Hoarded Treasures Exposed Vol 4
It’s time for another installment of Hoarded Treasures Exposed! This month I am pulling another beautiful piece from the wood turning pile. Often called the woodturner’s gold, Amboyna Burl or Pterocarpus Indicus, is hard to equal for color and figure. This wood grows in southeast Asia with the most ocurrances in Cambodia and Myanmar. I stumbled onto a great deal on ebay again for a small lot this specie. So far I have turned a few pens, some bottle stoppers, and a kaleidescope out of it. This is the last piece I have left and measures 2 by 3 by 8″.
Amboyna is great for turning. It has a pleasant aroma when you turn although I am sure that the dust is not good for you to breath like most tropical exotics. Not that any wood dust is good to breath, but I recommend a respirator when working with this stuff. Like any burl you need to be careful when working with it because of the wild grain patterns it can be unpredictable under the tools. Take light cuts and enjoy the constantly changing appearance of the wood as you shape it. In several instances I have been surprised as different colors appear on the surface when I have it spinning on the lathe. I made a pen out of this once that as I was turning the nib end, suddenly a yellow streak appeared near the middle of the blank. It was completely isolated and different from everything around it. Pure magic!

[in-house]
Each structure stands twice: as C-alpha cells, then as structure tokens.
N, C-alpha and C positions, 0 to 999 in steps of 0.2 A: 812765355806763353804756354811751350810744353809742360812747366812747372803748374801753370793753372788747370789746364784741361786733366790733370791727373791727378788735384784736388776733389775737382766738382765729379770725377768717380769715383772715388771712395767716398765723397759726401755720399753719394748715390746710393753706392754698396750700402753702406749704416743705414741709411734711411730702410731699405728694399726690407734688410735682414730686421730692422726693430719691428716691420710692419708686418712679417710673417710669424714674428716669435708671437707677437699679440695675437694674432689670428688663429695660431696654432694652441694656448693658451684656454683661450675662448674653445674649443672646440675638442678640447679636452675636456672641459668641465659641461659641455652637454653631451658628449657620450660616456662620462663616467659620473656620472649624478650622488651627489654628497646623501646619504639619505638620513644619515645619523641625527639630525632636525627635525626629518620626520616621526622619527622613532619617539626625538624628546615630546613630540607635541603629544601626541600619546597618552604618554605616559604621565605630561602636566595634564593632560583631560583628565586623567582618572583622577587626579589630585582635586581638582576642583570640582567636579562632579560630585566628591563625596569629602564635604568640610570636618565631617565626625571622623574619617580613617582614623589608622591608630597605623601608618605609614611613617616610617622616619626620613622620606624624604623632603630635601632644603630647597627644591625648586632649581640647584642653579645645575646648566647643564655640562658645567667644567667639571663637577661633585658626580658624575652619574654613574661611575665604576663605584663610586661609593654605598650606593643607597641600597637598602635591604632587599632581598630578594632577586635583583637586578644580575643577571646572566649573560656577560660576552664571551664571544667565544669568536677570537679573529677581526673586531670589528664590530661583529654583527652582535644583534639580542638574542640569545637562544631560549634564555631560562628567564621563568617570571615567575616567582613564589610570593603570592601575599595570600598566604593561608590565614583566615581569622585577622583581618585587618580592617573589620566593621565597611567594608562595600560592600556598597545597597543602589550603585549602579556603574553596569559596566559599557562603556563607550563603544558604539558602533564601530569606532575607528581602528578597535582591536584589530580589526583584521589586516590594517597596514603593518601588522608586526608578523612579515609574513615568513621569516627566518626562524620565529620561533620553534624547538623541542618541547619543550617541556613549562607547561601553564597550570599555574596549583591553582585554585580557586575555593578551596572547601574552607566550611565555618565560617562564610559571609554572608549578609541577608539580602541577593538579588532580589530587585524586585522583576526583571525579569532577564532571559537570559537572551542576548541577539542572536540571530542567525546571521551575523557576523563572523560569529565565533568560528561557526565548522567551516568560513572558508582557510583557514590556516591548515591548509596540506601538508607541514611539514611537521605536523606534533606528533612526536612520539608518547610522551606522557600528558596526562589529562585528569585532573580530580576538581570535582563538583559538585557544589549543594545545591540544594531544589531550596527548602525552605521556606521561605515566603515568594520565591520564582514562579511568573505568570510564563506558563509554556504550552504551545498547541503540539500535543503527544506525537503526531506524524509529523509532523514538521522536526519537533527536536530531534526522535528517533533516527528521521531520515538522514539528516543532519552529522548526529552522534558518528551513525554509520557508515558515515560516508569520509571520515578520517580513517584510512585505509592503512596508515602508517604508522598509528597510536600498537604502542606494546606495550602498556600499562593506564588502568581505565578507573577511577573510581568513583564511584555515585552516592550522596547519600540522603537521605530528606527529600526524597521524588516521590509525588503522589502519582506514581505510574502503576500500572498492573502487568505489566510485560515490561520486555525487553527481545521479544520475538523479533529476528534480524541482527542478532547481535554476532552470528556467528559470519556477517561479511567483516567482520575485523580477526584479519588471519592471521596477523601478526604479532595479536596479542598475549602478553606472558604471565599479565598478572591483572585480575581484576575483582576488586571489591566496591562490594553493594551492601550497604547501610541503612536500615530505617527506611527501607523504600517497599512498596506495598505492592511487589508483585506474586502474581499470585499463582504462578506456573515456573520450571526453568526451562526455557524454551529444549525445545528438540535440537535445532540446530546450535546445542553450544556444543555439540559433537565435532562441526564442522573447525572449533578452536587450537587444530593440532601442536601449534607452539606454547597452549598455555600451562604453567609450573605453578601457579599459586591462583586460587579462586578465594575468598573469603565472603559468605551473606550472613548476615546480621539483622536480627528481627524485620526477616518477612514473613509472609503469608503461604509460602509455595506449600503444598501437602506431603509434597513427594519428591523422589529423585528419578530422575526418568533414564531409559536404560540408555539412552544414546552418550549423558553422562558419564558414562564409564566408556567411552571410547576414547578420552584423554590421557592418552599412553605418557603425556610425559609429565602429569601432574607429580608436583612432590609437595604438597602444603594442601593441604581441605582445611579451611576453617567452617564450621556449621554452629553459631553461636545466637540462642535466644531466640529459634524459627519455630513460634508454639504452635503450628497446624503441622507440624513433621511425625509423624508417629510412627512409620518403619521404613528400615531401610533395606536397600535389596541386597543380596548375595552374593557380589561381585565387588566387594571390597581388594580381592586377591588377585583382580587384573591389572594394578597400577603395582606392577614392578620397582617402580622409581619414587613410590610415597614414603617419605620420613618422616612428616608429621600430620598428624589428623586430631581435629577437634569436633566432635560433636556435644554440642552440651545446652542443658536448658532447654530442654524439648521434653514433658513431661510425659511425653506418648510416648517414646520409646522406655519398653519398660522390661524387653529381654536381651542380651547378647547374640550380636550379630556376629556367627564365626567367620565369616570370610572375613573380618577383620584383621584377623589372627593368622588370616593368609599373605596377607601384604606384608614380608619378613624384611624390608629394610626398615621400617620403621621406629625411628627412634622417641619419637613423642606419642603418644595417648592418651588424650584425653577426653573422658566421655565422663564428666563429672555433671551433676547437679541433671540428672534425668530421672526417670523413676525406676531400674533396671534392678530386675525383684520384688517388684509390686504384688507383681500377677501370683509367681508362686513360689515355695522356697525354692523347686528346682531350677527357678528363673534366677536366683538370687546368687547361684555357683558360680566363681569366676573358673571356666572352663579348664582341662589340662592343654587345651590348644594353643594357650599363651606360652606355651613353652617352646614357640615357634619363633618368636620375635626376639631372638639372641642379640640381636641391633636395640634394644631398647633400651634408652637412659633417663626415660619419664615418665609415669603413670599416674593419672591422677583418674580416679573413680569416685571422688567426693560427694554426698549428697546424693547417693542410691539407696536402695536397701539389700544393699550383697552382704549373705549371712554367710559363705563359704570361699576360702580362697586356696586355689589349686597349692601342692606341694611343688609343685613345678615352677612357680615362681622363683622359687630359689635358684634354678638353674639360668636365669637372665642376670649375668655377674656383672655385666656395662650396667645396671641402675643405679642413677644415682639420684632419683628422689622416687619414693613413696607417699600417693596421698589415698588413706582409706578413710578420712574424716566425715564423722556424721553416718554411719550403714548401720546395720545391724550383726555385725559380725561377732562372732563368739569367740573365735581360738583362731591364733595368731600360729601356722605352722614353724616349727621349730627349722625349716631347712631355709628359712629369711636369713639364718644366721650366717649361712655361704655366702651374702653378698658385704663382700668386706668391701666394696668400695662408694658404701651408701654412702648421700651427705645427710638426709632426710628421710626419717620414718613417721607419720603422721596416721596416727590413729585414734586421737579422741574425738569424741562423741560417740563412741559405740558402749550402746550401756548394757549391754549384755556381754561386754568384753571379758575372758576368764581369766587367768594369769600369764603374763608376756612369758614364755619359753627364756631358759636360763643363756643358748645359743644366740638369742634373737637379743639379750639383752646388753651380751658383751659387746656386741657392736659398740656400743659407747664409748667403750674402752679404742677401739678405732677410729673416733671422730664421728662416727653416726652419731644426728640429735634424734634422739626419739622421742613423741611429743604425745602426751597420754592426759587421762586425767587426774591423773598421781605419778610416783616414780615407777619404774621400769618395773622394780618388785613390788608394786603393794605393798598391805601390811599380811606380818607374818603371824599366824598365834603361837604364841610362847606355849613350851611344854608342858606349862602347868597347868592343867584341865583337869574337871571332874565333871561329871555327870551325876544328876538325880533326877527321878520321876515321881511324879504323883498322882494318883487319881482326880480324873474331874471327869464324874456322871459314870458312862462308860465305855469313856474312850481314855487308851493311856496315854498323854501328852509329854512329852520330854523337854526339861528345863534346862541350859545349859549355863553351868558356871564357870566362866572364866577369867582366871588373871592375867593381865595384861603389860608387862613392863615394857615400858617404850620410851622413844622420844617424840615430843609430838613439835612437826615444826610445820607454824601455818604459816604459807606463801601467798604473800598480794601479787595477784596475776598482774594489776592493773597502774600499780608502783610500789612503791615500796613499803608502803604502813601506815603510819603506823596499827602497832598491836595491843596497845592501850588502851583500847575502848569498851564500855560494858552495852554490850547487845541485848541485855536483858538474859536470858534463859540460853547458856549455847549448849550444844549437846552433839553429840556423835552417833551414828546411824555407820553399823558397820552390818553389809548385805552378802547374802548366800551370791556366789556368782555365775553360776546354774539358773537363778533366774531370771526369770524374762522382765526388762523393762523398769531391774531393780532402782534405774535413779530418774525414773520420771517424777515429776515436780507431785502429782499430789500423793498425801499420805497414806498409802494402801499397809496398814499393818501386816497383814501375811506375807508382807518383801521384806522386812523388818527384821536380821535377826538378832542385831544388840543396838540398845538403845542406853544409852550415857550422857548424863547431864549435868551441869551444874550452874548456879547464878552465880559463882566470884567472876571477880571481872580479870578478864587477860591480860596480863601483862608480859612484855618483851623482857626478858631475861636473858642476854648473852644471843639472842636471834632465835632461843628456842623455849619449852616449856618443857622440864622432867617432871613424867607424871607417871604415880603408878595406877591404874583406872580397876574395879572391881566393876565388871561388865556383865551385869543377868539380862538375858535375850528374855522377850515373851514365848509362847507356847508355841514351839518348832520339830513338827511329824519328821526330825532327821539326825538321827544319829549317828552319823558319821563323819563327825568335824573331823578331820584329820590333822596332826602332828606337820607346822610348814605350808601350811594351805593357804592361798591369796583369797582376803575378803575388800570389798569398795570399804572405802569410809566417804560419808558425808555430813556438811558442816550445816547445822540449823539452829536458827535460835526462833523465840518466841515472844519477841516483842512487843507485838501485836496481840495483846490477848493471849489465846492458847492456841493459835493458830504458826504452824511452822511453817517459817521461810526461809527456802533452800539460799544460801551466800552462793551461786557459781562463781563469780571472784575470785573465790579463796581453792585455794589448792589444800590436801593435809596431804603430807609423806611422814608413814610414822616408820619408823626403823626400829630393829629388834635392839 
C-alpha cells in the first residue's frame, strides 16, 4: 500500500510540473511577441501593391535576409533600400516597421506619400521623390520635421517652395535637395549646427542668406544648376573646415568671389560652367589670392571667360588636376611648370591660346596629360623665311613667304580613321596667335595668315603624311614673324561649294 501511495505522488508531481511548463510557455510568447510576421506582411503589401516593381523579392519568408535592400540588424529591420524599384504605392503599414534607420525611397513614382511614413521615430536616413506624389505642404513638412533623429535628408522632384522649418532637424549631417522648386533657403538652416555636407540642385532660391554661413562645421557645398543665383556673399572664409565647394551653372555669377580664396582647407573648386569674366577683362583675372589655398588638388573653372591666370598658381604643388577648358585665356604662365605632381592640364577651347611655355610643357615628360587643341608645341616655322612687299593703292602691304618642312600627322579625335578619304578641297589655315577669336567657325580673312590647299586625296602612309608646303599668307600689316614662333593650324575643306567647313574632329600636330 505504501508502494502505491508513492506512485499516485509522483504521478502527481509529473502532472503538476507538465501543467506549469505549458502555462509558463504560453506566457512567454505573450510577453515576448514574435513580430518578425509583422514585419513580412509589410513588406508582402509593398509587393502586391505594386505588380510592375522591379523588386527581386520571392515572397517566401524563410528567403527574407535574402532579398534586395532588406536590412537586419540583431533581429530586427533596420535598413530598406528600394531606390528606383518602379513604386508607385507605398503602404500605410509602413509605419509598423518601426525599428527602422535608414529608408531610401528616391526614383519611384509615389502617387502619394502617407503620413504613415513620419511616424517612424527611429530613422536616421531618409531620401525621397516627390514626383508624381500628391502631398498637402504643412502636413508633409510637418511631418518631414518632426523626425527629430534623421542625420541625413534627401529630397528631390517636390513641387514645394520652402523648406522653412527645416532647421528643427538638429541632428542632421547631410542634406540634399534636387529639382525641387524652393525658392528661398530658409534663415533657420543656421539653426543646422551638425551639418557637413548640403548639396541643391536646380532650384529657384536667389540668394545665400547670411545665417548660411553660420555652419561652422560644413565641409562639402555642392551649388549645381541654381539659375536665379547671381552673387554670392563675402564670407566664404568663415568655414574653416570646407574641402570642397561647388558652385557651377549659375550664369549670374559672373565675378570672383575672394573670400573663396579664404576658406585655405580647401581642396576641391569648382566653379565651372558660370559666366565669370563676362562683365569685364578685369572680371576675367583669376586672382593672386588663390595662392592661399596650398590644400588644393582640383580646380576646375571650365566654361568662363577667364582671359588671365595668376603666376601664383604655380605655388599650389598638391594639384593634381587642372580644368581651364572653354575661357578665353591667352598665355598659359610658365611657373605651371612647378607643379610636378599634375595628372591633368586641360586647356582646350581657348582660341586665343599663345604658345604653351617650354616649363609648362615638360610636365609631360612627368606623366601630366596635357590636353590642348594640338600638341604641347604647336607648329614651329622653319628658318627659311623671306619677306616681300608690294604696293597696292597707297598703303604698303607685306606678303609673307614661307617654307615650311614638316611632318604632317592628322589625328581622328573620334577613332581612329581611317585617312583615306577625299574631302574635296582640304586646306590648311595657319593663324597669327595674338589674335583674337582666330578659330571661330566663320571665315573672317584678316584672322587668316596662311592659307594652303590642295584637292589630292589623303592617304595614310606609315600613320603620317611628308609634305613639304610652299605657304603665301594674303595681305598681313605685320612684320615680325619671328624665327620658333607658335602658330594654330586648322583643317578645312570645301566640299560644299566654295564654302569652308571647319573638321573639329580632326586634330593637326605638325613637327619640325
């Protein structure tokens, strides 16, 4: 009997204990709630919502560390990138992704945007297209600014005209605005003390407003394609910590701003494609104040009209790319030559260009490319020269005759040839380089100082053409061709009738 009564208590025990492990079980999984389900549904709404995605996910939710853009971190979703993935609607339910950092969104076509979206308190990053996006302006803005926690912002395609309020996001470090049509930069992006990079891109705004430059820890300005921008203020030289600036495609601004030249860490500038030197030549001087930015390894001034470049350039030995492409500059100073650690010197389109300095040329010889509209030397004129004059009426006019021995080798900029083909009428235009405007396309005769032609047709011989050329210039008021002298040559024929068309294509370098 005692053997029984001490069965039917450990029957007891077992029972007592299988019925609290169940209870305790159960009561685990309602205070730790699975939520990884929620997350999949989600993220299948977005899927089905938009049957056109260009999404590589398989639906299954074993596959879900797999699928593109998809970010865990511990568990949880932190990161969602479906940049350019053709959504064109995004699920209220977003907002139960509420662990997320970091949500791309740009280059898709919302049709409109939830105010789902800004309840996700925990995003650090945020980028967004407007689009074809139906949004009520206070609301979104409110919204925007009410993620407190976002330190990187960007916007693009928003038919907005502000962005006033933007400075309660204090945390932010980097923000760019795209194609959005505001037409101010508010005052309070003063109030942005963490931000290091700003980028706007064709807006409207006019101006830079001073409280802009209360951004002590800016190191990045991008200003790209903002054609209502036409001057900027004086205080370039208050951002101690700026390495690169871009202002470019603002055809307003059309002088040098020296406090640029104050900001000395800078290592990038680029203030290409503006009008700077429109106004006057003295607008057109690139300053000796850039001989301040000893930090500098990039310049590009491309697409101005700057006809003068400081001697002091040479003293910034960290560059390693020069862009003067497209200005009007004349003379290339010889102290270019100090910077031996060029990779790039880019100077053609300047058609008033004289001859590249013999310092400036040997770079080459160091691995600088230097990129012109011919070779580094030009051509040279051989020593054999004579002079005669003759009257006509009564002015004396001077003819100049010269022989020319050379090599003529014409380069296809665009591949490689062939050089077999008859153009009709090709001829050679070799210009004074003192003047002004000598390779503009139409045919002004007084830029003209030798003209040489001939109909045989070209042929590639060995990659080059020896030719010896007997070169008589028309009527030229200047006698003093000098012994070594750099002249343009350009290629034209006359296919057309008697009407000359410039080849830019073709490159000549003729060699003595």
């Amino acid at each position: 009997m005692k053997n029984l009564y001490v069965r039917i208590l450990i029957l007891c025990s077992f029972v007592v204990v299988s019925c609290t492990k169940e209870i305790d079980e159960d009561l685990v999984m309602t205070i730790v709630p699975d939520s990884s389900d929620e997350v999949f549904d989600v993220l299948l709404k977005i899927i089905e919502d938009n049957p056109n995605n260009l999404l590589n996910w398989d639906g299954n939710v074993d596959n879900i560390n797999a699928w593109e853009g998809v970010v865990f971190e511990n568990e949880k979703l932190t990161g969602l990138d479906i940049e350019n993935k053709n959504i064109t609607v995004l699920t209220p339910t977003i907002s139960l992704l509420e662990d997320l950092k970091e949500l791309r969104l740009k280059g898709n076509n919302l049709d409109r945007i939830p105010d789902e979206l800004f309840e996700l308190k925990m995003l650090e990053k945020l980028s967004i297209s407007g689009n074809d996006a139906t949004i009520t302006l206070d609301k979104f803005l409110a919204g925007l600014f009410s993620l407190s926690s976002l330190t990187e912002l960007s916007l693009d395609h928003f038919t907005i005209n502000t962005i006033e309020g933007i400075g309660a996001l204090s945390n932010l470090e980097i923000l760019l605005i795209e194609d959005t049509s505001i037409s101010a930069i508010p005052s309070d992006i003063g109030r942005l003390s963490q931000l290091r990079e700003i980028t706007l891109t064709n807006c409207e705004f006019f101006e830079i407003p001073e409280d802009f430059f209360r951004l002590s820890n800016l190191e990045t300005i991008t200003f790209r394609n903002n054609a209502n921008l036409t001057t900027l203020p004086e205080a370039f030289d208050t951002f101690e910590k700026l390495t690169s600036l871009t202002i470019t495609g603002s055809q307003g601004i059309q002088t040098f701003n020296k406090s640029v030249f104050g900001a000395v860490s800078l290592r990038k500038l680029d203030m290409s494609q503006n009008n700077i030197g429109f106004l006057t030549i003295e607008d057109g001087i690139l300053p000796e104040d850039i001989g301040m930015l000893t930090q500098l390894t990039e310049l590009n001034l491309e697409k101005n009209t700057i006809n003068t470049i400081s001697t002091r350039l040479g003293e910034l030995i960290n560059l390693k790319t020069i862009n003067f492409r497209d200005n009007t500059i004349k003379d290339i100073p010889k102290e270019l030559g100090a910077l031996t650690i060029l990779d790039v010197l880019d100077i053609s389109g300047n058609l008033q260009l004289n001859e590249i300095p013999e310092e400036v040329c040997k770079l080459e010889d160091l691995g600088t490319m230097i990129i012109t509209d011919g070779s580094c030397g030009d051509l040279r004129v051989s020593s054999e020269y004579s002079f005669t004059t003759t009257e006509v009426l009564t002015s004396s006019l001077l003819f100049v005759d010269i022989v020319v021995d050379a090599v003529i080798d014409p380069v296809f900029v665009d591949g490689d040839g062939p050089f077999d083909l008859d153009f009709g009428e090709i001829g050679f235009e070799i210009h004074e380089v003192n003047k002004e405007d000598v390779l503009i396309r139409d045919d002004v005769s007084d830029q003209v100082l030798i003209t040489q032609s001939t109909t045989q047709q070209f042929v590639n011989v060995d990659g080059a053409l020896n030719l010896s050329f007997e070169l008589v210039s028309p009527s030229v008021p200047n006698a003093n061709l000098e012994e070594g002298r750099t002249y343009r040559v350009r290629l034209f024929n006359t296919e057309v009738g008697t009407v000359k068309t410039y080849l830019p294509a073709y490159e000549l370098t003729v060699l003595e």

In my experience the highly figured woods look better when used sparingly. As you can see by these above shots there is a lot going on here and to use large amounts of it may be overkill. I have saved this particular block for last because of it’s larger dimensions, there may be uses for it beyond simple turnings. I could see some veneer cuts from this or even a small box made from it. Whatever I do, I would want to make sure I don’t lose the overall effect of all this swirling grain.
So let me hear your thoughts. What should I do with this treasure exposed from the vault of wood hedonism?